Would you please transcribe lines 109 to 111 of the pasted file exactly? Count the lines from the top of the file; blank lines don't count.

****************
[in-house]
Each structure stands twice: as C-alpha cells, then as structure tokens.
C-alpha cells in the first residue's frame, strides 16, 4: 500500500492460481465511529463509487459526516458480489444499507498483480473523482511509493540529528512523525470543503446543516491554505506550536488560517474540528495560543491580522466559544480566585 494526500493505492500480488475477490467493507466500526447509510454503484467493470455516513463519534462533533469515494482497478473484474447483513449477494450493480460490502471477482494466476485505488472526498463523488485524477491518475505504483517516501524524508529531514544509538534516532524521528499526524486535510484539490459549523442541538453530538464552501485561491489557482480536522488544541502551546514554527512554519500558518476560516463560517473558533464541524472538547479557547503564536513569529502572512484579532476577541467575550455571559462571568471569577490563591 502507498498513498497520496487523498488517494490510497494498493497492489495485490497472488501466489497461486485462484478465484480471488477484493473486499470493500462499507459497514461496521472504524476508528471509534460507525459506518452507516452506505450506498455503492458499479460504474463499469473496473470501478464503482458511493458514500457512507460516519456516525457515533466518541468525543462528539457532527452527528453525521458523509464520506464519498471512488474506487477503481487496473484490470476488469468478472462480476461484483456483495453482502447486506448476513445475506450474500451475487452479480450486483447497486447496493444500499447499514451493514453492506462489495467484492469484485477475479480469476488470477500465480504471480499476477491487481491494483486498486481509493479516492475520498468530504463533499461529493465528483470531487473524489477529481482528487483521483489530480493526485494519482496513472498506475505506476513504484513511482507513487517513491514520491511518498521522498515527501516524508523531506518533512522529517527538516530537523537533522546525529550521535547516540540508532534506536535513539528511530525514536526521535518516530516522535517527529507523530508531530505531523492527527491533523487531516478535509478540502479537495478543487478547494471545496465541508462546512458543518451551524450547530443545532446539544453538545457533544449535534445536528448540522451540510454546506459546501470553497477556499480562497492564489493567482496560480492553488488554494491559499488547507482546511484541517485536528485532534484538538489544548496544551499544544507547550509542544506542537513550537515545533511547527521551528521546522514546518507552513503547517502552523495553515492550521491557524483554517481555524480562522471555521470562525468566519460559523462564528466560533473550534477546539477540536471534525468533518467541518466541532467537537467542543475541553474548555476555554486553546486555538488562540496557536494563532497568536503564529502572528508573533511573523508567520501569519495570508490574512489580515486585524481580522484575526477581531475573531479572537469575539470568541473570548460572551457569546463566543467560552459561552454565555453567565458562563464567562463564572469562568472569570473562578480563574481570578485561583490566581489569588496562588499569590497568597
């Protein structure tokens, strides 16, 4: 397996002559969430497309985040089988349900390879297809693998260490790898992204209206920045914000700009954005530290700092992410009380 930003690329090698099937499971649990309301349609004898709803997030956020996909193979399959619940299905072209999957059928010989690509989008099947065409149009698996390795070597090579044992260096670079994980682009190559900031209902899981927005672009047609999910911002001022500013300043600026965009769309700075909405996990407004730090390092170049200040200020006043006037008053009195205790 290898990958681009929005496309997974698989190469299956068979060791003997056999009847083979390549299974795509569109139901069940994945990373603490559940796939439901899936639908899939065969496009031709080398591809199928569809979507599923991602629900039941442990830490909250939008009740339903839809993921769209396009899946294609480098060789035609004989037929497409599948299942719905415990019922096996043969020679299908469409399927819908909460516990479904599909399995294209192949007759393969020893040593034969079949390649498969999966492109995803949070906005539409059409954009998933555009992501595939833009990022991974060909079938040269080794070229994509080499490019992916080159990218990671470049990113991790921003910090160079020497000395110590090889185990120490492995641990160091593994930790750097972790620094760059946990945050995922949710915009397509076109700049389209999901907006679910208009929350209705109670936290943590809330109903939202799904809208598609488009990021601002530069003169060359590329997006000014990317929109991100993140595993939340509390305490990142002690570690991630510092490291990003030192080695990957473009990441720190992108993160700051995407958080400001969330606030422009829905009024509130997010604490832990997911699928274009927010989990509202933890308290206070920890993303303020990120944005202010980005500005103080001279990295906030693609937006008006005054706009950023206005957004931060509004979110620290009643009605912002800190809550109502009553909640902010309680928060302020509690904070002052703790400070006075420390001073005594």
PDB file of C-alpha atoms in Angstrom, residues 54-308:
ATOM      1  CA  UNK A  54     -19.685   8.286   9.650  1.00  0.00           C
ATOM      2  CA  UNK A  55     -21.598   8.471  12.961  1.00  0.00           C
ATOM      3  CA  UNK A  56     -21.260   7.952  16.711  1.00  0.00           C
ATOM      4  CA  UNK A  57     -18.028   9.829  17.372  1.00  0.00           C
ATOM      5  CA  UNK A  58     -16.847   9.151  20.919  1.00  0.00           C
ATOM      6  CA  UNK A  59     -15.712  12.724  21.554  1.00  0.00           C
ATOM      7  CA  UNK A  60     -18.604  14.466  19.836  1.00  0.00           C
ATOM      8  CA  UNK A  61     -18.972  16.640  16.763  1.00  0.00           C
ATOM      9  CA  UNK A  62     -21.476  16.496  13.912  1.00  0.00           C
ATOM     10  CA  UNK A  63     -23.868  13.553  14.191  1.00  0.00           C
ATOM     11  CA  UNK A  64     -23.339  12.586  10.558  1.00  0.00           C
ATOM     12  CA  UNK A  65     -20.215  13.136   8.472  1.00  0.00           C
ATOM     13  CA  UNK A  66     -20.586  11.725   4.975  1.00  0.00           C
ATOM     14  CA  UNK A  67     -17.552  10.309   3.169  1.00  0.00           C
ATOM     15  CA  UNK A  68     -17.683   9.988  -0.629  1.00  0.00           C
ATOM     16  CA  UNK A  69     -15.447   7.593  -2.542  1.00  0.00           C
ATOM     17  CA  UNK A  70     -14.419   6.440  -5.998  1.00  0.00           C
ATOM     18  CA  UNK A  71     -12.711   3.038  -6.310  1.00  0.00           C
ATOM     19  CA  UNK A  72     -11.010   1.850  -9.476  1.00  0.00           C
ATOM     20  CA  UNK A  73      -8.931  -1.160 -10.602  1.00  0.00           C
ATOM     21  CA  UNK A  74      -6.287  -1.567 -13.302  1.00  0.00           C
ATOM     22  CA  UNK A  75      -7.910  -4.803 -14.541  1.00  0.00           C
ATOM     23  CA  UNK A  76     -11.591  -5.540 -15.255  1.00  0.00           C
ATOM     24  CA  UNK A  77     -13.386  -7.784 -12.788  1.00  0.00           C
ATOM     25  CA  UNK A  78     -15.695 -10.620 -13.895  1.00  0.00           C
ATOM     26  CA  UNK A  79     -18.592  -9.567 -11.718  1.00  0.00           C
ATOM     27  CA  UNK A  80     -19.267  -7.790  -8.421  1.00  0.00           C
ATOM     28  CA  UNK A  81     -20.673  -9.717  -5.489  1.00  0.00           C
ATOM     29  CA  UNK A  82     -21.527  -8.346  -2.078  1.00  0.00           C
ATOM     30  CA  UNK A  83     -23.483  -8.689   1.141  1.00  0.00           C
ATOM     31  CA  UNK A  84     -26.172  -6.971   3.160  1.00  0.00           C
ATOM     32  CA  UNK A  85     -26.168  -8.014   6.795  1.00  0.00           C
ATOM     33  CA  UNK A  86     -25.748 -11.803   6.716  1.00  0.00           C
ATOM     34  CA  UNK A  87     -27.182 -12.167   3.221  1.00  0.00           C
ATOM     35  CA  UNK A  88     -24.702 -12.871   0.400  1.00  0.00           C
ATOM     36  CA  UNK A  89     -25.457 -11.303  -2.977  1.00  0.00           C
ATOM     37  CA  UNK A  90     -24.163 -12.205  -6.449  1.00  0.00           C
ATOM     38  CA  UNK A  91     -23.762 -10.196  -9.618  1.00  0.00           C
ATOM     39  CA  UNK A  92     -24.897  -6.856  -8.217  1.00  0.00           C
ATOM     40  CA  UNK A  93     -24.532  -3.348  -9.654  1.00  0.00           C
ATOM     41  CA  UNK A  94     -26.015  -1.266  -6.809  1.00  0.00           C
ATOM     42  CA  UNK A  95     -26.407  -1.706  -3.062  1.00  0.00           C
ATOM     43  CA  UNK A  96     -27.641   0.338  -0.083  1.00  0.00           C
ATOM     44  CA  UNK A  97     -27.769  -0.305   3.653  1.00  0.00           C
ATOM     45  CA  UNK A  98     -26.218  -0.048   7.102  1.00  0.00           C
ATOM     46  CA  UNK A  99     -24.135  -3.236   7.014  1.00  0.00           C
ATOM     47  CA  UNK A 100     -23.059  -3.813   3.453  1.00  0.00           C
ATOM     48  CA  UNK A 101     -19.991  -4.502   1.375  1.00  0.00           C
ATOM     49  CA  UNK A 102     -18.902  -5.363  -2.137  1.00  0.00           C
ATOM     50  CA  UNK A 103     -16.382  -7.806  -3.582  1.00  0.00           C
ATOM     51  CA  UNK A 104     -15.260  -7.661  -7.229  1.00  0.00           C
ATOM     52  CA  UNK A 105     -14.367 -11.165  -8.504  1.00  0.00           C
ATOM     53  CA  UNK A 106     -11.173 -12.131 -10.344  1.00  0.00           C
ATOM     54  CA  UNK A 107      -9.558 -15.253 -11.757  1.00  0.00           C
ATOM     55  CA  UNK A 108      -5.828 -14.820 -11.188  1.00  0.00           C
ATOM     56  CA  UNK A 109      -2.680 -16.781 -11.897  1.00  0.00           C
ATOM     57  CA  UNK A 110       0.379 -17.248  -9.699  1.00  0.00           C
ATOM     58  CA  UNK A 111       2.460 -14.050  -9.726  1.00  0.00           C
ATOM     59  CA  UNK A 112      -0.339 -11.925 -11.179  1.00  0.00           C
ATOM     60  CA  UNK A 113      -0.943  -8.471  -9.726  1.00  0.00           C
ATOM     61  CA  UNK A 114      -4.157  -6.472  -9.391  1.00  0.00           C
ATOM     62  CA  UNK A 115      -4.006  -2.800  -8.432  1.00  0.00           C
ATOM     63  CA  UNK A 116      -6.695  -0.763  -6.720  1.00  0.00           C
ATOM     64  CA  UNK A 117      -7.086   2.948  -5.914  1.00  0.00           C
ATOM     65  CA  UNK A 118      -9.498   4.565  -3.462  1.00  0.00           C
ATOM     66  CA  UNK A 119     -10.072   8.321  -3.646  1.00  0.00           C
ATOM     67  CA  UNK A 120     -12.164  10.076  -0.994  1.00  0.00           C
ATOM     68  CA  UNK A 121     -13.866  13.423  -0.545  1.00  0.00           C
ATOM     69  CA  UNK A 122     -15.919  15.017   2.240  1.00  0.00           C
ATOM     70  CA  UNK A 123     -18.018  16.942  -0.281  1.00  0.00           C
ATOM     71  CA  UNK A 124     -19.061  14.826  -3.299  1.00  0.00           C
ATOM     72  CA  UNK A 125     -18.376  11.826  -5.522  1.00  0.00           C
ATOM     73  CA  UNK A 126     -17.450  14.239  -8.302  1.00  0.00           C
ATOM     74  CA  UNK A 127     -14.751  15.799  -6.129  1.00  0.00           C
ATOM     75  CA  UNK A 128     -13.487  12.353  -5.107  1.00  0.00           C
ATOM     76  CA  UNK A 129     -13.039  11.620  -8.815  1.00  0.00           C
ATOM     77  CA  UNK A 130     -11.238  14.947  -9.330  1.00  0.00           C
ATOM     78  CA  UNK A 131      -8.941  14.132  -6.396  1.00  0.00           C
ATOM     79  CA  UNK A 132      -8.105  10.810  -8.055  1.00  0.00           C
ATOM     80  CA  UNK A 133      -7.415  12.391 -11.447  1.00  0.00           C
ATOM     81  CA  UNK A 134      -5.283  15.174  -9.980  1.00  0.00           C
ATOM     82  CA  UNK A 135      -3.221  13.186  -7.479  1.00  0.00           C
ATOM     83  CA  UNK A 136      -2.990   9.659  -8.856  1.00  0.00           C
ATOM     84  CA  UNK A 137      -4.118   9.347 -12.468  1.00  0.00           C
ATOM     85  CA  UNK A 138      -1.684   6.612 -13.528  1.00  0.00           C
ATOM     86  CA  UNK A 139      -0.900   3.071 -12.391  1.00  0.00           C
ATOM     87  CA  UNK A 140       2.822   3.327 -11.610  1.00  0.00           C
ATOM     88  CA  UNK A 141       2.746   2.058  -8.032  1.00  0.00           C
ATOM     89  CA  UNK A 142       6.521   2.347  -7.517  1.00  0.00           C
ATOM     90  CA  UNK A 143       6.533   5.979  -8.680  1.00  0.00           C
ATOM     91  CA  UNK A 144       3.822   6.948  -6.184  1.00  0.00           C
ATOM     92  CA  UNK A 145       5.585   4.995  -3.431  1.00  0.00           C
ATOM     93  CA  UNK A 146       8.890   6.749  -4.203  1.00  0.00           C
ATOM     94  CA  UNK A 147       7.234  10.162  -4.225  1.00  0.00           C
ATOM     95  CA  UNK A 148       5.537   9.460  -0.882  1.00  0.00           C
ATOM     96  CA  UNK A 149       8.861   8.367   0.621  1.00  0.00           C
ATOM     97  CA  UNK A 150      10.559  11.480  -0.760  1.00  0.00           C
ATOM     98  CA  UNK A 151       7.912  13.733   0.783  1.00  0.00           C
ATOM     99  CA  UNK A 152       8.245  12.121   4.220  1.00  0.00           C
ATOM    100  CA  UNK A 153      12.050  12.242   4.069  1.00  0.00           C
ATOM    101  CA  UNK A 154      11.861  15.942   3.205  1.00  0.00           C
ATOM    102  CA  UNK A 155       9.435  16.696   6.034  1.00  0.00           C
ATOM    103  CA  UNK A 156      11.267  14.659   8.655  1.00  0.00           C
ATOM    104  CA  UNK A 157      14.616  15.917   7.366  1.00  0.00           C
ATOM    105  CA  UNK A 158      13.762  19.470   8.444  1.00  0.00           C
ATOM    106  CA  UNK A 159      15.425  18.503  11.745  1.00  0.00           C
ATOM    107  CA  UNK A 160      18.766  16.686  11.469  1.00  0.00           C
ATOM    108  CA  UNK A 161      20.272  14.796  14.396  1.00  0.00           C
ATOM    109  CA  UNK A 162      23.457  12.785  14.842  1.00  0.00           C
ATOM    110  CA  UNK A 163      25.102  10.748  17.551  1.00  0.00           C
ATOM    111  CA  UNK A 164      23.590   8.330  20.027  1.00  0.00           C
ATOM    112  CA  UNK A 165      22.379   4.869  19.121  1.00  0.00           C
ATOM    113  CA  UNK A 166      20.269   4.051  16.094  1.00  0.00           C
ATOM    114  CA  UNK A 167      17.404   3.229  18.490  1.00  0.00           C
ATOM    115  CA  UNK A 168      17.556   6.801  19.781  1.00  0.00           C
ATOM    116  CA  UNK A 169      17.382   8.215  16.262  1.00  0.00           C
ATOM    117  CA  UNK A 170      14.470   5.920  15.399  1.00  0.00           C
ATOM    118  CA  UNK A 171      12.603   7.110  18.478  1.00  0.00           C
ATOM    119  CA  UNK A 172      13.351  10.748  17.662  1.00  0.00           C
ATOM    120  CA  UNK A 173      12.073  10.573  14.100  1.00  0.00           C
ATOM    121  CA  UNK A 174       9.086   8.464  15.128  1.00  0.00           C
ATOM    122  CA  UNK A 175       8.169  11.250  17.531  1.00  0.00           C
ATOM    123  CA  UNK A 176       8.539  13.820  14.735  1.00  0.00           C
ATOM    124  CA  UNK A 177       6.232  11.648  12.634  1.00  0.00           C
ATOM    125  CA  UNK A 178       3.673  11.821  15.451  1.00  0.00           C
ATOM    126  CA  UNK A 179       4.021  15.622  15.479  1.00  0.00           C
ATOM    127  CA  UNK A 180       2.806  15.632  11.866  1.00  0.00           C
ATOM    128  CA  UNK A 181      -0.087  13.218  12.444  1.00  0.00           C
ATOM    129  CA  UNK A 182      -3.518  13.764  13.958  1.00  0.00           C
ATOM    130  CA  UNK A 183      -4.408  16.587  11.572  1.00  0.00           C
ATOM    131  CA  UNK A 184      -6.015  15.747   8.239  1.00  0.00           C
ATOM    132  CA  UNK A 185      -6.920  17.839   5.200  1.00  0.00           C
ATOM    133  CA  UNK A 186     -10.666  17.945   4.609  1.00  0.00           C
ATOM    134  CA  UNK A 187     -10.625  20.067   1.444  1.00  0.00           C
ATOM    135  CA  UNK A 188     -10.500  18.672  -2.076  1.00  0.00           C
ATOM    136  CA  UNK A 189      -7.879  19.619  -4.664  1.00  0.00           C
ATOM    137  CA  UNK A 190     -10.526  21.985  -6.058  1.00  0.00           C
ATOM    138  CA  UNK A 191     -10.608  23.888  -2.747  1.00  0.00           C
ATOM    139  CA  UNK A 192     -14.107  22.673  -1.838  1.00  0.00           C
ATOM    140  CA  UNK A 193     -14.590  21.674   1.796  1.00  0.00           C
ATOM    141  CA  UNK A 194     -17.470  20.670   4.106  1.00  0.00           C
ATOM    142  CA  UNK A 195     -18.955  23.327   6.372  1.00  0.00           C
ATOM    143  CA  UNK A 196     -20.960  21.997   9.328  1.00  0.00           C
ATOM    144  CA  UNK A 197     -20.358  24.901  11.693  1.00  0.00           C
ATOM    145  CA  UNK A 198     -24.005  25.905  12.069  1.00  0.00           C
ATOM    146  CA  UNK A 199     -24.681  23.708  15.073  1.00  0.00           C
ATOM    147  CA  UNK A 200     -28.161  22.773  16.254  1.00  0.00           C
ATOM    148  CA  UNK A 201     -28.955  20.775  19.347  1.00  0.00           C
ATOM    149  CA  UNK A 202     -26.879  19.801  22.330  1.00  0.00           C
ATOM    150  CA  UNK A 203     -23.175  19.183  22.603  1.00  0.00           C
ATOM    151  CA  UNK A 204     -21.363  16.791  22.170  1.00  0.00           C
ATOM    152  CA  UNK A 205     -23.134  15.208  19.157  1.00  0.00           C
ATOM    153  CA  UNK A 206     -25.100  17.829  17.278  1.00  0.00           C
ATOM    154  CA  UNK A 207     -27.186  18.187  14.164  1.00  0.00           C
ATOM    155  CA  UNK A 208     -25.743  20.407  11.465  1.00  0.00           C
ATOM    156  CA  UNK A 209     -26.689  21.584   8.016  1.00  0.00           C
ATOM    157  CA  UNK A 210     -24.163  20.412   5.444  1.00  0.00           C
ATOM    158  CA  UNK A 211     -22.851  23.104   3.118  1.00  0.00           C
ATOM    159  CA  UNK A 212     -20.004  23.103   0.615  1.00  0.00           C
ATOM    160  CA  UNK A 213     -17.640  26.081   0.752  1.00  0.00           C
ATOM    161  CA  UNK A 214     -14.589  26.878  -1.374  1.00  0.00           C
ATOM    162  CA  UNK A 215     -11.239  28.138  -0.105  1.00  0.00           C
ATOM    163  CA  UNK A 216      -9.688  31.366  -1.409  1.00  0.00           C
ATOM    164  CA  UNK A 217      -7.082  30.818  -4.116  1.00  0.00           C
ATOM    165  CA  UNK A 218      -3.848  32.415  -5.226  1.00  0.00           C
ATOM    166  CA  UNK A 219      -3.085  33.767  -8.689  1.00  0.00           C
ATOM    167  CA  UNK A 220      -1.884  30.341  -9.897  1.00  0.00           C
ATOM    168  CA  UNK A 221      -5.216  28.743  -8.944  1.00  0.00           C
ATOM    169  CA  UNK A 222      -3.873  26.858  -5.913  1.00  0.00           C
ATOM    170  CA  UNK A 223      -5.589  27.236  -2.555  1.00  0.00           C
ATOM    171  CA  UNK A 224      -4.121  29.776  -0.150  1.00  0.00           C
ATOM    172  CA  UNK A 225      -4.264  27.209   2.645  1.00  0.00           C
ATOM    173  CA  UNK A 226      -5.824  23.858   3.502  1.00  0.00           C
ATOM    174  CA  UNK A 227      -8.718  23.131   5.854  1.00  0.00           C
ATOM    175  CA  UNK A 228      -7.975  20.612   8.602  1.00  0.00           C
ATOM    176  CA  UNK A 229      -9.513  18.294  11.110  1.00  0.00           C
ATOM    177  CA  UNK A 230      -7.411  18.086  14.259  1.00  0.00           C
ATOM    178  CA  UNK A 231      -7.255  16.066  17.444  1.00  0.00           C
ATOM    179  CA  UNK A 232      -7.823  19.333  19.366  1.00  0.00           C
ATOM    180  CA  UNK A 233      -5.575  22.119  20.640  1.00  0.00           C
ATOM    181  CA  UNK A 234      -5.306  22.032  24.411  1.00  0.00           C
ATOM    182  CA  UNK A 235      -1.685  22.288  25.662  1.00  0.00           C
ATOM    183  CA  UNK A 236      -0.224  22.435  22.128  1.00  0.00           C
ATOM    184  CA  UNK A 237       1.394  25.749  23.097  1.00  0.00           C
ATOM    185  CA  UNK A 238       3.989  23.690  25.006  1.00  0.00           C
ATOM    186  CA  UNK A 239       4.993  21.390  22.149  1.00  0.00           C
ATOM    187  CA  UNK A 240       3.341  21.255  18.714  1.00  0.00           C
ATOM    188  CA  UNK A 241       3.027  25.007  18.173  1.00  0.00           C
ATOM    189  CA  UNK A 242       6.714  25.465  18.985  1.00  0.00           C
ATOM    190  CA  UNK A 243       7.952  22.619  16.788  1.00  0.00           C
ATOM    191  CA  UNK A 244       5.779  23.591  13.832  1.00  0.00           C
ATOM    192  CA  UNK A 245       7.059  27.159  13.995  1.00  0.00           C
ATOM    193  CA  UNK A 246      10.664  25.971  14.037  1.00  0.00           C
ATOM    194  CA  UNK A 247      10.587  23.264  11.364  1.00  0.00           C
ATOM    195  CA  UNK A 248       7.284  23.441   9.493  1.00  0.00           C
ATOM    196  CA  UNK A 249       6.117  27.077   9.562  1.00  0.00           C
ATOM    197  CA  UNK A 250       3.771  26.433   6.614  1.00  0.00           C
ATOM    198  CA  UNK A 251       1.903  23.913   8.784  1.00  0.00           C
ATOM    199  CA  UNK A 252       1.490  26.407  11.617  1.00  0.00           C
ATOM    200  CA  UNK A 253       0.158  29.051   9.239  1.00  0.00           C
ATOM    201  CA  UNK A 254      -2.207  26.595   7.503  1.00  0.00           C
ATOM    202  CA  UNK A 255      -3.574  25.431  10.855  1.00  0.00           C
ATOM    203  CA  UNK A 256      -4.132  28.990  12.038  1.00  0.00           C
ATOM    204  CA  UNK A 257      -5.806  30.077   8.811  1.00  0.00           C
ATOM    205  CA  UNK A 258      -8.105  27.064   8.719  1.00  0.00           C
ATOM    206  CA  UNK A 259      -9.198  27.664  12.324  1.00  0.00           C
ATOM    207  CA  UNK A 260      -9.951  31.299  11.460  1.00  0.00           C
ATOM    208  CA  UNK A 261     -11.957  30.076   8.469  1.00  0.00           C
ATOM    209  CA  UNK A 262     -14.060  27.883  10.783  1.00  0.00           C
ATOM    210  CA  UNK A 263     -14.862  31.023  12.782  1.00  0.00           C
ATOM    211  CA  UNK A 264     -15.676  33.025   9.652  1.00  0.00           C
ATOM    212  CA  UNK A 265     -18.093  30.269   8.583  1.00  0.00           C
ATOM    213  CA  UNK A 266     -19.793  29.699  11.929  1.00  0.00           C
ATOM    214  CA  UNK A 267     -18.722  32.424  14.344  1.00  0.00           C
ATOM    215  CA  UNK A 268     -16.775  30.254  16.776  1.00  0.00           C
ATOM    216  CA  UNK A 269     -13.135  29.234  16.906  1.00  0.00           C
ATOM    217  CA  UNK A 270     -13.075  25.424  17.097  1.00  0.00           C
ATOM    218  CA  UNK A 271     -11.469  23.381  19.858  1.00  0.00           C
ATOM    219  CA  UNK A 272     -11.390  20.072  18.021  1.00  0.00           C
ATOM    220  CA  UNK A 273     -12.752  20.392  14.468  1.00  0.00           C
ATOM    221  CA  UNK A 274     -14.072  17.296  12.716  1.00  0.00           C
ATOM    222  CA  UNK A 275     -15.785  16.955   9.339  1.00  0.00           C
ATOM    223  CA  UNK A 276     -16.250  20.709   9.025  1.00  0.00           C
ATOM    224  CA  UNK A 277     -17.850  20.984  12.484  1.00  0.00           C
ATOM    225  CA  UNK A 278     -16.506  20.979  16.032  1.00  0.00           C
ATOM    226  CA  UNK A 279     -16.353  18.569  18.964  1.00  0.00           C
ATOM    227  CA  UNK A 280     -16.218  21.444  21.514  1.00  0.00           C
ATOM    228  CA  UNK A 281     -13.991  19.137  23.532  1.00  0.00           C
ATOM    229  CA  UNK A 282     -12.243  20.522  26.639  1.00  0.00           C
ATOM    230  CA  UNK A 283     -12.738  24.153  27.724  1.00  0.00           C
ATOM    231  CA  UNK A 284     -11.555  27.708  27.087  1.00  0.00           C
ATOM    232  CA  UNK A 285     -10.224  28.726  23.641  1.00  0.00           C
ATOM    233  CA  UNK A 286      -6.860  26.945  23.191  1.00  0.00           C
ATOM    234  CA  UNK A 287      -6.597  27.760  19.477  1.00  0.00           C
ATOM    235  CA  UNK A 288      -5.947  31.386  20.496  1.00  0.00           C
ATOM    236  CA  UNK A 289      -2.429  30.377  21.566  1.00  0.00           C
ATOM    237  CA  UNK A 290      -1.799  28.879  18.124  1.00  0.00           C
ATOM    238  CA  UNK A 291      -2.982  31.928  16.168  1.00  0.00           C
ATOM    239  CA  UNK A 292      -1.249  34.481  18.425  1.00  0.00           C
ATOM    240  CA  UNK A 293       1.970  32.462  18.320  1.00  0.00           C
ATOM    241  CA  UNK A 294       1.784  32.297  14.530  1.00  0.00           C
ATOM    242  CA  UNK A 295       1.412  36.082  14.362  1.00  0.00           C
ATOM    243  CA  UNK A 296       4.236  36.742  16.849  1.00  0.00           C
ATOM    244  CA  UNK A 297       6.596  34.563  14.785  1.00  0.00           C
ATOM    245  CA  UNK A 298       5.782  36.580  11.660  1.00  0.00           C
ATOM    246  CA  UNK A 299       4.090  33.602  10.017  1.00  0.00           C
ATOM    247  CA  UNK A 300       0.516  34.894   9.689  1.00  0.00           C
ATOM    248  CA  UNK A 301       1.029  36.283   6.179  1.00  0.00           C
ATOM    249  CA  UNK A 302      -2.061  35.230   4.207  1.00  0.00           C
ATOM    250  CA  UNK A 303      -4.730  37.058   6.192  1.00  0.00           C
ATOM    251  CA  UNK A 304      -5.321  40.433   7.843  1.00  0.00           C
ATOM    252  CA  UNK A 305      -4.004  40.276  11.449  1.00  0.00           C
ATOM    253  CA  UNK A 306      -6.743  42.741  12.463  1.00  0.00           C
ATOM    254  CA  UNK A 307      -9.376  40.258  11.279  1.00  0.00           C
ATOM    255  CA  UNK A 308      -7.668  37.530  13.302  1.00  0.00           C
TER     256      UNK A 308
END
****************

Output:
ATOM    104  CA  UNK A 157      14.616  15.917   7.366  1.00  0.00           C
ATOM    105  CA  UNK A 158      13.762  19.470   8.444  1.00  0.00           C
ATOM    106  CA  UNK A 159      15.425  18.503  11.745  1.00  0.00           C